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West Stockbridge mobile-home park tenants score following the West Stockbridge Rent Control Board’s negligible rent increase

The third meeting decided the fate of residents of the Residences on Mill Pond following a proposed triple rent surge.

West Stockbridge — Tenants of the Residences on Mill Pond mobile-home park at 40 Albany Road in West Stockbridge can now breathe a sigh of relief following the town’s Rent Control Board decision on May 8 that upped their monthly fees by less than $2.

For the past two months, the West Stockbridge Select Board has convened as the town’s Rent Control Board in accordance with its governance. The subject of the three meetings, including two public hearings, has been a Petition for Rent Adjustment, a proposed rate hike that would have tripled the rent for tenants from $241 per month currently to $797.51 per month.

The proposal wasn’t novel for the residents as they have won previous battles over a surge in rental rates when the issue has come before the town’s governing board. Once again, the tenants prevailed. The Rent Control Board voted unanimously to increase the monthly rental rate at Mill Pond by $1.44 to $242.44 per month.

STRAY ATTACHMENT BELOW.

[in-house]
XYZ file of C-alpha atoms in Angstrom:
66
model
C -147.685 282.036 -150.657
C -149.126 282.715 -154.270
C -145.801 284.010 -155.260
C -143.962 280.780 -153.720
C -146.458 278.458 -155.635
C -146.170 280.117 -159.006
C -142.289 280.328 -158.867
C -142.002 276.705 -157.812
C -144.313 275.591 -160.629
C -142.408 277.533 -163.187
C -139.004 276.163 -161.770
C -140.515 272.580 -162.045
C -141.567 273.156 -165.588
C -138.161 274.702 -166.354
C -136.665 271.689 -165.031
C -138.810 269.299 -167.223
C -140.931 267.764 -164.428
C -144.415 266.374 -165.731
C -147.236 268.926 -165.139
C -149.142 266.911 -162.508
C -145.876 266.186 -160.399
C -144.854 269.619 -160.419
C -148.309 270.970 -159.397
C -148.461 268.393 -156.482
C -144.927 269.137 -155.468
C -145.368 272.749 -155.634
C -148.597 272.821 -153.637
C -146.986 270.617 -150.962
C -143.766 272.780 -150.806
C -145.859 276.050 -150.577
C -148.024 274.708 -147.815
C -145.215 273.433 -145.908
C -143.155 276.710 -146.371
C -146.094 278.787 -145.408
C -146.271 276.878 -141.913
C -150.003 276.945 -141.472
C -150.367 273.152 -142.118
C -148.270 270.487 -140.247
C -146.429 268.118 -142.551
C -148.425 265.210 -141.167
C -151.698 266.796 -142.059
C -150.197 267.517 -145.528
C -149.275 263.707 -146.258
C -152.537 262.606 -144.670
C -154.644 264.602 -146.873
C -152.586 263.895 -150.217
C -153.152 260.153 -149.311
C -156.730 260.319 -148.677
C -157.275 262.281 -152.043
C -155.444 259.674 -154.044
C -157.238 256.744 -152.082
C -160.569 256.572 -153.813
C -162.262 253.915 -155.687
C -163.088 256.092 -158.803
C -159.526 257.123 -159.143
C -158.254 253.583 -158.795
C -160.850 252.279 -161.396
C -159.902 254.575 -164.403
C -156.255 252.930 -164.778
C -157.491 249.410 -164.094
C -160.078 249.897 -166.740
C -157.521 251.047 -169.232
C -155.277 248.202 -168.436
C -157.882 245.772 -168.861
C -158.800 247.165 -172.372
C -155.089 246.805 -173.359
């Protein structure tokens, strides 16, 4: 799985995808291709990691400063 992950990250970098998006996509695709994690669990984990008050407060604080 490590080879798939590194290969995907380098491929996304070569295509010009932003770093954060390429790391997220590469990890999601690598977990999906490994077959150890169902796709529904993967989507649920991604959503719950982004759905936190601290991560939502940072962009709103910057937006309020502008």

Owner Tom Lennon filed the rent-hike proposal at the end of 2023 as corporate agent for Lennon Capital Group LLC that purchased the 35-lot mobile-home community from Gennari’s Mill Pond Trailer in 2022 for $900,000. In his petition, Lennon contended that the appraised value of the property was $1.78 million, with the amount allegedly substantiated by a professional appraiser. However, at $878,800, the town’s appraised value for the land and five outbuildings including a five-bedroom, single-family home was more in line with Lennon’s purchase price.

Chair Kathleen Keresey said no public comment or comments from tenants or Lennon’s representatives would be taken at the meeting that was reserved for deliberations and included town counsel Tim Zessin. Although Zessin called the formula for calculating the maximum allowable monthly rent for the community “pretty simple,” some variables of the equation needed scrutiny. That formula amounted to multiplying the fair market value by an annual rate of return and adding in reasonable annual operating expenses before dividing that tally by the number of units in the community (35 for Mill Pond) and again by 12 months in a year.

The Rent Control Board agreed early in the meeting that the fair market value wasn’t the $1.78 million proposed by Lennon but rather $178,800 as identified by the town as the land’s assessed value. The outbuildings, assessed at $700,000 by the town, weren’t considered in the equation as they weren’t applicable to the tenants. The board declined to invoke a 2014 decision that further divided the land value, using only a quarter of that total land value as applicable to the mobile-home park since there wasn’t any evidence to support the park’s use of only one-fourth of the property.